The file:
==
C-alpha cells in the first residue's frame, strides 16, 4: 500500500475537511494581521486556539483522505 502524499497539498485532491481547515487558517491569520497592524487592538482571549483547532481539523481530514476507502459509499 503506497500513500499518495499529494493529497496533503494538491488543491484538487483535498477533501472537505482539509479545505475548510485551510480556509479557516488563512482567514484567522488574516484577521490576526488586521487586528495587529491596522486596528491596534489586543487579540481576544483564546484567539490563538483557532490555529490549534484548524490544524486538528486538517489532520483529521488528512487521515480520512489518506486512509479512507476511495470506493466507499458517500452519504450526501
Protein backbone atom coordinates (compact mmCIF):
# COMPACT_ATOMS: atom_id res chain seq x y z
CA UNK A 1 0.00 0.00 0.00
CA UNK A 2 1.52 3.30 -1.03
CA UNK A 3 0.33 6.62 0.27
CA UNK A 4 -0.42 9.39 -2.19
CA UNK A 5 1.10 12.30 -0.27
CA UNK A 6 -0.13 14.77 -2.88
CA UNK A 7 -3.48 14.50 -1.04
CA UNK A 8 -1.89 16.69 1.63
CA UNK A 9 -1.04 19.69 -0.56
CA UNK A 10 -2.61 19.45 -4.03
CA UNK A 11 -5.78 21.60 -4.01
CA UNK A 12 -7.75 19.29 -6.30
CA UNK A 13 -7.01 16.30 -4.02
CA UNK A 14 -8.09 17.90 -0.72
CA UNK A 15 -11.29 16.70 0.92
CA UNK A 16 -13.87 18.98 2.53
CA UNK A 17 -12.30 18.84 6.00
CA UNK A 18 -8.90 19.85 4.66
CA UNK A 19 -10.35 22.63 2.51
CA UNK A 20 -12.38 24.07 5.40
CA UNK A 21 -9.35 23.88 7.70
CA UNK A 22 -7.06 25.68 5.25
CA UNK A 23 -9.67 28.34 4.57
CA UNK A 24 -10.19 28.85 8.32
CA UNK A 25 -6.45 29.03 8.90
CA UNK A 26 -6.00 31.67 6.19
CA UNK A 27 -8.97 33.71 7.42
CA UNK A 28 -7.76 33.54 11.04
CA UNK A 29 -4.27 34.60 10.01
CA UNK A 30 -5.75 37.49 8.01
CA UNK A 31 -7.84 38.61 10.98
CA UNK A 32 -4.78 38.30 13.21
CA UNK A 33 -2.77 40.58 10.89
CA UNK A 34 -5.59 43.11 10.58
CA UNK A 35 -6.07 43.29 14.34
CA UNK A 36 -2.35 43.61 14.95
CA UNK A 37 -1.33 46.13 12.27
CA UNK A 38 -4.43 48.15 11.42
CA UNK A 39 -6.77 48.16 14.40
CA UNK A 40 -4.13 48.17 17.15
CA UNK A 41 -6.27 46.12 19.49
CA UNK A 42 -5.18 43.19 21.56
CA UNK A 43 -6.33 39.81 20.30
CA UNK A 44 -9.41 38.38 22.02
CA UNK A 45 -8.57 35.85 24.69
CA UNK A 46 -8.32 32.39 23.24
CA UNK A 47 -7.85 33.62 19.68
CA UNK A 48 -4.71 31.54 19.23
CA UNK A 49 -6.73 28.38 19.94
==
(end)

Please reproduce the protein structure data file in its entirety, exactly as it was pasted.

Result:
C-alpha cells in the first residue's frame, strides 16, 4: 500500500475537511494581521486556539483522505 502524499497539498485532491481547515487558517491569520497592524487592538482571549483547532481539523481530514476507502459509499 503506497500513500499518495499529494493529497496533503494538491488543491484538487483535498477533501472537505482539509479545505475548510485551510480556509479557516488563512482567514484567522488574516484577521490576526488586521487586528495587529491596522486596528491596534489586543487579540481576544483564546484567539490563538483557532490555529490549534484548524490544524486538528486538517489532520483529521488528512487521515480520512489518506486512509479512507476511495470506493466507499458517500452519504450526501
Protein backbone atom coordinates (compact mmCIF):
# COMPACT_ATOMS: atom_id res chain seq x y z
CA UNK A 1 0.00 0.00 0.00
CA UNK A 2 1.52 3.30 -1.03
CA UNK A 3 0.33 6.62 0.27
CA UNK A 4 -0.42 9.39 -2.19
CA UNK A 5 1.10 12.30 -0.27
CA UNK A 6 -0.13 14.77 -2.88
CA UNK A 7 -3.48 14.50 -1.04
CA UNK A 8 -1.89 16.69 1.63
CA UNK A 9 -1.04 19.69 -0.56
CA UNK A 10 -2.61 19.45 -4.03
CA UNK A 11 -5.78 21.60 -4.01
CA UNK A 12 -7.75 19.29 -6.30
CA UNK A 13 -7.01 16.30 -4.02
CA UNK A 14 -8.09 17.90 -0.72
CA UNK A 15 -11.29 16.70 0.92
CA UNK A 16 -13.87 18.98 2.53
CA UNK A 17 -12.30 18.84 6.00
CA UNK A 18 -8.90 19.85 4.66
CA UNK A 19 -10.35 22.63 2.51
CA UNK A 20 -12.38 24.07 5.40
CA UNK A 21 -9.35 23.88 7.70
CA UNK A 22 -7.06 25.68 5.25
CA UNK A 23 -9.67 28.34 4.57
CA UNK A 24 -10.19 28.85 8.32
CA UNK A 25 -6.45 29.03 8.90
CA UNK A 26 -6.00 31.67 6.19
CA UNK A 27 -8.97 33.71 7.42
CA UNK A 28 -7.76 33.54 11.04
CA UNK A 29 -4.27 34.60 10.01
CA UNK A 30 -5.75 37.49 8.01
CA UNK A 31 -7.84 38.61 10.98
CA UNK A 32 -4.78 38.30 13.21
CA UNK A 33 -2.77 40.58 10.89
CA UNK A 34 -5.59 43.11 10.58
CA UNK A 35 -6.07 43.29 14.34
CA UNK A 36 -2.35 43.61 14.95
CA UNK A 37 -1.33 46.13 12.27
CA UNK A 38 -4.43 48.15 11.42
CA UNK A 39 -6.77 48.16 14.40
CA UNK A 40 -4.13 48.17 17.15
CA UNK A 41 -6.27 46.12 19.49
CA UNK A 42 -5.18 43.19 21.56
CA UNK A 43 -6.33 39.81 20.30
CA UNK A 44 -9.41 38.38 22.02
CA UNK A 45 -8.57 35.85 24.69
CA UNK A 46 -8.32 32.39 23.24
CA UNK A 47 -7.85 33.62 19.68
CA UNK A 48 -4.71 31.54 19.23
CA UNK A 49 -6.73 28.38 19.94